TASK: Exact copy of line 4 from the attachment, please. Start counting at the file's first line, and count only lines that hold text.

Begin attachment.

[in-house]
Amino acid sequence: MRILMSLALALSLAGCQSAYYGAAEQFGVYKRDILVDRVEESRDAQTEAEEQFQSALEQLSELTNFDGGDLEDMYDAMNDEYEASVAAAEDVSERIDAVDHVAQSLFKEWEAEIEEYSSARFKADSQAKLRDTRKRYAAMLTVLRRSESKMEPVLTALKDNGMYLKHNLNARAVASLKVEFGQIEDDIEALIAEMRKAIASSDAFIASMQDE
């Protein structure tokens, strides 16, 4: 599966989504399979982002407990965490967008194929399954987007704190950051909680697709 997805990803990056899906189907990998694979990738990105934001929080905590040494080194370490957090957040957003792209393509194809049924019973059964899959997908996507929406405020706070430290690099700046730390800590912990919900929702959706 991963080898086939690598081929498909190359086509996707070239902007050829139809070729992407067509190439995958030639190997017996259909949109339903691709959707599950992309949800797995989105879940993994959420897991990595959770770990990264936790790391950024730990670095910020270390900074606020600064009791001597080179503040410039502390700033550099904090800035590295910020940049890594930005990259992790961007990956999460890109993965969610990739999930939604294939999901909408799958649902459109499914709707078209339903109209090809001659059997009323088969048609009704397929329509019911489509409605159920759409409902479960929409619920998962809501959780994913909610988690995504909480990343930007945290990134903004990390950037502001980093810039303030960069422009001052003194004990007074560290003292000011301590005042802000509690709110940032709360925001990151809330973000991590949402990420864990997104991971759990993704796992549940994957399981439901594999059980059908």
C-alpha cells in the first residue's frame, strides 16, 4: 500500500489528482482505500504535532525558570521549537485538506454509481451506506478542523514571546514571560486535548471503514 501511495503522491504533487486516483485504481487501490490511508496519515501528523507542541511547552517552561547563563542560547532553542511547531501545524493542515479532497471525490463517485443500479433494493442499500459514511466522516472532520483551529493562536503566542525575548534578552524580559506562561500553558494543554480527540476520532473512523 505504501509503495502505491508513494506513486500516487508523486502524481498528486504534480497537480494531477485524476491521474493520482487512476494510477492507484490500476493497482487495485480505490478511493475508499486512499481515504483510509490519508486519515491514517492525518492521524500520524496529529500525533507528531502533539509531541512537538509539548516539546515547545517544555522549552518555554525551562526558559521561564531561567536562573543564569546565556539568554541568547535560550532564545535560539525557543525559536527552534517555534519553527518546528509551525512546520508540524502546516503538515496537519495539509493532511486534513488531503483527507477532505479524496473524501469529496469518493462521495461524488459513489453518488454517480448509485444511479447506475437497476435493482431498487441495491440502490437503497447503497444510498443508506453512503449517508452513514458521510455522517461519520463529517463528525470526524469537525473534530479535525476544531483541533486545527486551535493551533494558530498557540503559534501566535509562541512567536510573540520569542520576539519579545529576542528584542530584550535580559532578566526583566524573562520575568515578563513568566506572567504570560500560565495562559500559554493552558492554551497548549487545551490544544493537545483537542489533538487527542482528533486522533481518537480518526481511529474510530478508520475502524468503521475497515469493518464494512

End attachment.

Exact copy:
C-alpha cells in the first residue's frame, strides 16, 4: 500500500489528482482505500504535532525558570521549537485538506454509481451506506478542523514571546514571560486535548471503514 501511495503522491504533487486516483485504481487501490490511508496519515501528523507542541511547552517552561547563563542560547532553542511547531501545524493542515479532497471525490463517485443500479433494493442499500459514511466522516472532520483551529493562536503566542525575548534578552524580559506562561500553558494543554480527540476520532473512523 505504501509503495502505491508513494506513486500516487508523486502524481498528486504534480497537480494531477485524476491521474493520482487512476494510477492507484490500476493497482487495485480505490478511493475508499486512499481515504483510509490519508486519515491514517492525518492521524500520524496529529500525533507528531502533539509531541512537538509539548516539546515547545517544555522549552518555554525551562526558559521561564531561567536562573543564569546565556539568554541568547535560550532564545535560539525557543525559536527552534517555534519553527518546528509551525512546520508540524502546516503538515496537519495539509493532511486534513488531503483527507477532505479524496473524501469529496469518493462521495461524488459513489453518488454517480448509485444511479447506475437497476435493482431498487441495491440502490437503497447503497444510498443508506453512503449517508452513514458521510455522517461519520463529517463528525470526524469537525473534530479535525476544531483541533486545527486551535493551533494558530498557540503559534501566535509562541512567536510573540520569542520576539519579545529576542528584542530584550535580559532578566526583566524573562520575568515578563513568566506572567504570560500560565495562559500559554493552558492554551497548549487545551490544544493537545483537542489533538487527542482528533486522533481518537480518526481511529474510530478508520475502524468503521475497515469493518464494512